“[J]ust like the playoffs….”

No clear explanation existed regarding the organization’s recent embrace with the past. Quite possibly, ownership could no longer ignore dwindling attendance figures, just as Nettles suggested. That serves as a plausible explanation, but one that does not explain the four-year gap between uniform implementations and the Legends Celebration Series. More probable, the organization’s embrace of the past stemmed from Buck Showalter’s hiring as manager, not to mention the importance of anniversaries. Showalter clearly expressed his desire to use the team’s tradition as a means of changing the organization’s losing culture, as he believed the past defined what happened as well as what can and will happen.[15] Given the 2012 season coincided with Camden Yards’ twentieth anniversary, the organization had a reason to celebrate the team’s past. In doing so, the organization came to terms with how the team’s past shaped its present. No one expected much from the Orioles in 2012, and, by honoring the six greatest Orioles, the organization bared its short-comings to the public.

Yet, on a cool, late-September evening, Brooks Robinson’s sculpture unveiling occurred in a playoff atmosphere. Going into that evening’s contest, the Orioles stood one game behind the New York Yankees for first place in the American League East. The Yankees lost earlier in the day, giving the Orioles an opportunity to tie with a win against the Boston Red Sox.[16] Standing before a packed crowd in the left-center field picnic area, before the sellout crowd of 46,311 settled into their seats, Robinson acknowledged the implications of the evening’s game. “And I say to you fans,” Robinson declared, “this is just like the playoffs right now. I say sit back enjoy it and pull for the Orioles to win.”[17] The Orioles did, winning 4-3 on the strength of the bullpen’s four innings of shutout relief and current-third baseman Manny Machado’s seventh-inning home run. The next day, the Orioles won again. Their sights remain on a division title, but with a victory by the Texas Rangers, the Orioles earned their first playoff berth in fifteen years.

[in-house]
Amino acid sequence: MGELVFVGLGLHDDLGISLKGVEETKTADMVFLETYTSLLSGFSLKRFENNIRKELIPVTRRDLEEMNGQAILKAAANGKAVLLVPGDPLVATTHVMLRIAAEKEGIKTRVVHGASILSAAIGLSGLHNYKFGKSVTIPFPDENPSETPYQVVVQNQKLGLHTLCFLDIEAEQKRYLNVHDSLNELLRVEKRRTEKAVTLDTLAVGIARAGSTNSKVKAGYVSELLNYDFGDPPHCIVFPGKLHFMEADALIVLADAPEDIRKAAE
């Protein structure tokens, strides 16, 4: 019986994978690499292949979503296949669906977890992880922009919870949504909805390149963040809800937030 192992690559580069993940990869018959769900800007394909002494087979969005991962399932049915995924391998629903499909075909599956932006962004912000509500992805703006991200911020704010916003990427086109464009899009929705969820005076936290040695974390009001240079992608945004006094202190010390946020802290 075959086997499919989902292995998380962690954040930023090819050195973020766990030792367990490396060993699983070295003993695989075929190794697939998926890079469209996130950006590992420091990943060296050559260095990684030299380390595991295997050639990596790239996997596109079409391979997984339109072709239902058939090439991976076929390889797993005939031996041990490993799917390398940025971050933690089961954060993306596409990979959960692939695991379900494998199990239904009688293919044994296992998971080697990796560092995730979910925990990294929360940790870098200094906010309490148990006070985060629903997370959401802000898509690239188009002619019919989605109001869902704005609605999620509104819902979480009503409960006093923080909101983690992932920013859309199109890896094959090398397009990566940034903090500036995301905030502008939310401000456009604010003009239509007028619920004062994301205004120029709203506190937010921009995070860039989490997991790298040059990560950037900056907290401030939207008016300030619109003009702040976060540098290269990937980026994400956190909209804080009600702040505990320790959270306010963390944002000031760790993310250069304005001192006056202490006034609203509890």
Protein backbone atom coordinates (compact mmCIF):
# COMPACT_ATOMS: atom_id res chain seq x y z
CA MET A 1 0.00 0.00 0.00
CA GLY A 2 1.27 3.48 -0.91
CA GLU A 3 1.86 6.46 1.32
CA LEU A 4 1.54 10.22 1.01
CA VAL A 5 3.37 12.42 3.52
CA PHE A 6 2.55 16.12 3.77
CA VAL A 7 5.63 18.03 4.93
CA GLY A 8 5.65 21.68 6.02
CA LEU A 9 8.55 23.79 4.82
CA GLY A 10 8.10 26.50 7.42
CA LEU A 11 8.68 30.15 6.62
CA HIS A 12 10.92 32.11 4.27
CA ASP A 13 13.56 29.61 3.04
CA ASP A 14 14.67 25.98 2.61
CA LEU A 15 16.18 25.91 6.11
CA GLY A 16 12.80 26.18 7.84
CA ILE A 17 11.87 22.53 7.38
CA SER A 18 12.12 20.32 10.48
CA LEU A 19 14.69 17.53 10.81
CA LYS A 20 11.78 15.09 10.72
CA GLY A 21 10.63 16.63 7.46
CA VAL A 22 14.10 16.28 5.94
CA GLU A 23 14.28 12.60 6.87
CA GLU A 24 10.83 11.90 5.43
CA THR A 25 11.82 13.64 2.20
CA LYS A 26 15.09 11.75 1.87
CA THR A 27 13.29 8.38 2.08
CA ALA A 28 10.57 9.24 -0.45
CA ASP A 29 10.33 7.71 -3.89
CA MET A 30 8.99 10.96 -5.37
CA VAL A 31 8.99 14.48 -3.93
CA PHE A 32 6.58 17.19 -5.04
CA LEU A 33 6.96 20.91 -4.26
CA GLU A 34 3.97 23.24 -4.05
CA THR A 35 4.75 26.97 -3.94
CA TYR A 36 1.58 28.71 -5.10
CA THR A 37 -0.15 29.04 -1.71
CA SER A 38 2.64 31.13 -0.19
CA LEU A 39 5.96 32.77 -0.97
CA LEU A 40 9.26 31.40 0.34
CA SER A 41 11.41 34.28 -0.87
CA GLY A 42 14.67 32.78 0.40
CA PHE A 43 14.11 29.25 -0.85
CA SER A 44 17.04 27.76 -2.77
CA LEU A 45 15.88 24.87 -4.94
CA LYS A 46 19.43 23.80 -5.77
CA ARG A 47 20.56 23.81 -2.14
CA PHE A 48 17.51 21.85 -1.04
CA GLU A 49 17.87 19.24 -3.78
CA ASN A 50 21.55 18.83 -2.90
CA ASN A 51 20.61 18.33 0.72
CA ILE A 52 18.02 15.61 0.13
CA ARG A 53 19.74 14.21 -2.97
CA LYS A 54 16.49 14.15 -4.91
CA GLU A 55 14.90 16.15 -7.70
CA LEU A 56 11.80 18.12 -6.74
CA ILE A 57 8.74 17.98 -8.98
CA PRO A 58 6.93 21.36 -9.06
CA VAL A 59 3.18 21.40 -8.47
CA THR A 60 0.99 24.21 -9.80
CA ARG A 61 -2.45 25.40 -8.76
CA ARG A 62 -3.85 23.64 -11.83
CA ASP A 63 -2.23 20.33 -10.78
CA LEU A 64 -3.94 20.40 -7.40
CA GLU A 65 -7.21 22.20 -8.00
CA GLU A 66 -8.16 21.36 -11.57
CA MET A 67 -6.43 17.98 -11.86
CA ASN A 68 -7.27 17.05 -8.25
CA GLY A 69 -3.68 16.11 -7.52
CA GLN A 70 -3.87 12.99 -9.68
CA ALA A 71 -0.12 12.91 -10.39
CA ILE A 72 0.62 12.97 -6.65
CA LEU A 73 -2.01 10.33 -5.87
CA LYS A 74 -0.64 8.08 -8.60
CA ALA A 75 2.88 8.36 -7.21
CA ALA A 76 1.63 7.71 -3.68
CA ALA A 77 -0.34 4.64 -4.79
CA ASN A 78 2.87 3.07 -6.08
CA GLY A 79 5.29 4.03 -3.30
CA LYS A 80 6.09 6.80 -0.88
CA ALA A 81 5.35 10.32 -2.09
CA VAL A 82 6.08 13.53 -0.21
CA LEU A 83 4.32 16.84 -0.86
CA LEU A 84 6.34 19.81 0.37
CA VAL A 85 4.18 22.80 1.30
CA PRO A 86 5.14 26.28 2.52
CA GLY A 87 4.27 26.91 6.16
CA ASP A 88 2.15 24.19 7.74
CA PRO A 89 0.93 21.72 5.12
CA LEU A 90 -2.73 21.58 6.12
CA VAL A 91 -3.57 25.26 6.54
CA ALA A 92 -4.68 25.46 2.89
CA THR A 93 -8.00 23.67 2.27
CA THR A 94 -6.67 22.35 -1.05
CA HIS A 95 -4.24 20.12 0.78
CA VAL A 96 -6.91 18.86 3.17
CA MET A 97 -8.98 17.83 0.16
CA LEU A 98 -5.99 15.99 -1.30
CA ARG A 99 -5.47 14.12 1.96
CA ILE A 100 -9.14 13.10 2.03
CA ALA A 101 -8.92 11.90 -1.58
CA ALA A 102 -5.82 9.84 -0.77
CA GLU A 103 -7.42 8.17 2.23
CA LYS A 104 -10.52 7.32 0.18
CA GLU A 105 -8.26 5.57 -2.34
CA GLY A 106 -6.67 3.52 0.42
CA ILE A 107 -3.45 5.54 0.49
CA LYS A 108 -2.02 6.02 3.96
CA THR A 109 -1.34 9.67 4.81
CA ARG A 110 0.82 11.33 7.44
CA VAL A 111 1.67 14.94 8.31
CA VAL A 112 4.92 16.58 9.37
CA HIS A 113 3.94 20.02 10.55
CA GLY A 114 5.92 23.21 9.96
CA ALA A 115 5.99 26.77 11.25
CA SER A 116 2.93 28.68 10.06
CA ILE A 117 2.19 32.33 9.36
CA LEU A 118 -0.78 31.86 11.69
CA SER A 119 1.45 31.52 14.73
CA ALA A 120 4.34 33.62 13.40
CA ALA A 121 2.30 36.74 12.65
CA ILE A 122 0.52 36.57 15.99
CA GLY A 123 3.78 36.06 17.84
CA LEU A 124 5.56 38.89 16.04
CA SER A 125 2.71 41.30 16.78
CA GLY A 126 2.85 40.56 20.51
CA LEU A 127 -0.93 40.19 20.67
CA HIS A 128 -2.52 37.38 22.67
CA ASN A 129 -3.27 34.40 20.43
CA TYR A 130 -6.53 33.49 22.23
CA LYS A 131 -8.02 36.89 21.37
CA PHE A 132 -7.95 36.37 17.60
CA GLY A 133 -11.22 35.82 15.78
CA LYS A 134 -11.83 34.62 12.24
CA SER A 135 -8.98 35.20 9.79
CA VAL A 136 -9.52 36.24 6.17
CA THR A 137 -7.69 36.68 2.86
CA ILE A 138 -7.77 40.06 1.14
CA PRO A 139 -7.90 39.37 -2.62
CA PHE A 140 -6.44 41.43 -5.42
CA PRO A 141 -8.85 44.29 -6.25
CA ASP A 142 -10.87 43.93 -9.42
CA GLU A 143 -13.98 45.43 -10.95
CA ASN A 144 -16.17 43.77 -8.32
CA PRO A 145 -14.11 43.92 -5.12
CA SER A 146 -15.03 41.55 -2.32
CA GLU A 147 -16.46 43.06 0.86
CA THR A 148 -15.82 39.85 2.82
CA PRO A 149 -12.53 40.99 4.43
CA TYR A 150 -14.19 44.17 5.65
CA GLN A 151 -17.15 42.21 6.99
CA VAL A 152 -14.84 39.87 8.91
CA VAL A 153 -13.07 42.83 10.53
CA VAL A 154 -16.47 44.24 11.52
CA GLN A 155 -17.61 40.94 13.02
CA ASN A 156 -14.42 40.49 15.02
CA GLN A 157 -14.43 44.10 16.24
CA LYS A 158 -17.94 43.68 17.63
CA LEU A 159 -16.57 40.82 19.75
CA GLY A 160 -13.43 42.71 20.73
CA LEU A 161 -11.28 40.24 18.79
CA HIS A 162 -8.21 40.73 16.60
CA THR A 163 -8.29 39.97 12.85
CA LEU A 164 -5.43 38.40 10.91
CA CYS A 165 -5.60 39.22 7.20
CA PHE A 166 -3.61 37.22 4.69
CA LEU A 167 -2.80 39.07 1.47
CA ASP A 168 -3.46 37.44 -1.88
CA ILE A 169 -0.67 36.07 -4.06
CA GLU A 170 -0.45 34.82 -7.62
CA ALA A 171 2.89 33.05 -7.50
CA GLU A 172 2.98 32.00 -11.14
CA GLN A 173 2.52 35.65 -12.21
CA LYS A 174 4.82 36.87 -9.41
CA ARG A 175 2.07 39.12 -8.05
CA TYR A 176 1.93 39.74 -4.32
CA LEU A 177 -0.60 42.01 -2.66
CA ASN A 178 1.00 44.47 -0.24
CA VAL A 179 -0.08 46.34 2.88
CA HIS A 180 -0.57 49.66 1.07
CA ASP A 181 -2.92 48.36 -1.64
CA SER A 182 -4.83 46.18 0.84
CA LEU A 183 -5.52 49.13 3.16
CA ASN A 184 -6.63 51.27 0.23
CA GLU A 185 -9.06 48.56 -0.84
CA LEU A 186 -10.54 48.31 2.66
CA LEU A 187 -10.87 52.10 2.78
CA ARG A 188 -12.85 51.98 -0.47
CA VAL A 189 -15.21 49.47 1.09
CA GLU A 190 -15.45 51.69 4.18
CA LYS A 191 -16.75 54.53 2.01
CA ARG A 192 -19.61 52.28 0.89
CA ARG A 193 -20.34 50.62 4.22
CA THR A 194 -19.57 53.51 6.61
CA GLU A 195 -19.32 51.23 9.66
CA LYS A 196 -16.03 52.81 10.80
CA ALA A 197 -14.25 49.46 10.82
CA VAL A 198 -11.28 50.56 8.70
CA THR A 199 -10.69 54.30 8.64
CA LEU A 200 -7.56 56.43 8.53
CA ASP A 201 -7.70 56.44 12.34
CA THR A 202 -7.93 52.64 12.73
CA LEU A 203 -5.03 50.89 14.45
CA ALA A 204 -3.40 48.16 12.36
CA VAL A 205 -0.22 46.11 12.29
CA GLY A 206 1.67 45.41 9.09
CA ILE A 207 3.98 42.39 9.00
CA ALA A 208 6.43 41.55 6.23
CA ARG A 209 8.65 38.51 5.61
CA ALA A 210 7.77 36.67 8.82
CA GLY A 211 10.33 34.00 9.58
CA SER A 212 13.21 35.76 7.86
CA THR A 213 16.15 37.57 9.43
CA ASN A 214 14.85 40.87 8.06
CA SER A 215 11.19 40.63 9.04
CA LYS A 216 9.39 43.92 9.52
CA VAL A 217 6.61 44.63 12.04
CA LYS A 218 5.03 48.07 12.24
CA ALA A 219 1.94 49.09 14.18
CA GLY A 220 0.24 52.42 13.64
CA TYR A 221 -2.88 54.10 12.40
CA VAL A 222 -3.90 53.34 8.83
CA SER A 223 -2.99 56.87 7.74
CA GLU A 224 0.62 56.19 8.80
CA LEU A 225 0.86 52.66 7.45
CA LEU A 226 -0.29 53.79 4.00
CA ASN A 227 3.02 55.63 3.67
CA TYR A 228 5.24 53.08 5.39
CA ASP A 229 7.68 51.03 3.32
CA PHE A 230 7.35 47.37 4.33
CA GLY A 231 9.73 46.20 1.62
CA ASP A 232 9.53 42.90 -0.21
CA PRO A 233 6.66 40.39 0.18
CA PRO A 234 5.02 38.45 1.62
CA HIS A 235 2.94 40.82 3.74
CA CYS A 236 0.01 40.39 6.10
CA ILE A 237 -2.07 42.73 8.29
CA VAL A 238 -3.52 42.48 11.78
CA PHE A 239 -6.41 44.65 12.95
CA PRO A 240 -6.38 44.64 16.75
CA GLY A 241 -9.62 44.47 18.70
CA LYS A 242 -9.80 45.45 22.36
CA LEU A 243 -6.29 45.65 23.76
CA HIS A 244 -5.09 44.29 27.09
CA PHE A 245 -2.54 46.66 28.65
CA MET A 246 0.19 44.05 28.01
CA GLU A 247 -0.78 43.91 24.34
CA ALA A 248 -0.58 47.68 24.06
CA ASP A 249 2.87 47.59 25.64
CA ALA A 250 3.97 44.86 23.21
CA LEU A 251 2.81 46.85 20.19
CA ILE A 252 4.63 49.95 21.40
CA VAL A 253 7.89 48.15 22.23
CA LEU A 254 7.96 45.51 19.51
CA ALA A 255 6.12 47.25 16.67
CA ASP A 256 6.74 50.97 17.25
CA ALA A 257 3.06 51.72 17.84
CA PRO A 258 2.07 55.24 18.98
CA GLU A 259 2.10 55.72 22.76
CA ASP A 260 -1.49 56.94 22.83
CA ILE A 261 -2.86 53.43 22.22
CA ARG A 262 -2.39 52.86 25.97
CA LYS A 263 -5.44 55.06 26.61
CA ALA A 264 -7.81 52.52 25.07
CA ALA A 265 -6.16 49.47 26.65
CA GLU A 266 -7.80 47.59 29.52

At the same time, Robinson’s ceremony integrated the past with the present. Robinson himself noted, “Of course Buck has more important things to do, and the players, we really appreciate them coming out for every ceremony we’ve had.”[18] Memory does not simply remember the past, but also provides commentary on the present. For an organization hindered by poor performance and declining attendance, memory served as a commentary on long-standing organizational errors, while simultaneously providing fans with a coping mechanism to deal with the continued losing. Nonetheless, as Showalter and his current players showed, the Legends Celebration Series illustrated an organization accepting of its successful past. That past, however, emerged in a promising present, as the Orioles gear up for meaningful October baseball and a chance to take over the baseball world.


[1]  Speaking of Robinson’s defense after Game Two, Anderson remarked, “I’m beginning to see him in my sleep. If I dropped this paper plate he’d pick it up on one hop and throw me out. His fielding has been the difference. He got us two days in a row. He’s the best.” Catcher Johnny Bench had a more blunt remark, noting “Brooks Robinson ought to be declared illegal.” Bob Addie, “Reds Tab B. Robinson As the Big Difference,” Washington Post (Washington): October 12, 1970.

[2] Mike Klingaman, “Rosenberg man behind statue of Brooks Robinson,” Baltimore Sun (Baltimore): October 22, 2011.

[3] “They Said It,” Sports Illustrated 47 (October 3, 1977), 12.

[4]  Accounts differ on the length of Rosenberg’s quest to erect a monument to Robinson. Whereas the Baltimore Sun reported a seven-year process, Stan Charles for the Baltimore-based Press Box reported a six-year process for Rosenberg. Stan Charles, “Brooks Robinson Finally Getting What He Deserves,” Press Box (Baltimore): October 19, 2011, information online at: http://www.pressboxonline.com/story.cfm?id=8173; Klingaman, “Rosenberg man behind statue of Brooks Robinson,” Baltimore Sun, October 22, 2011.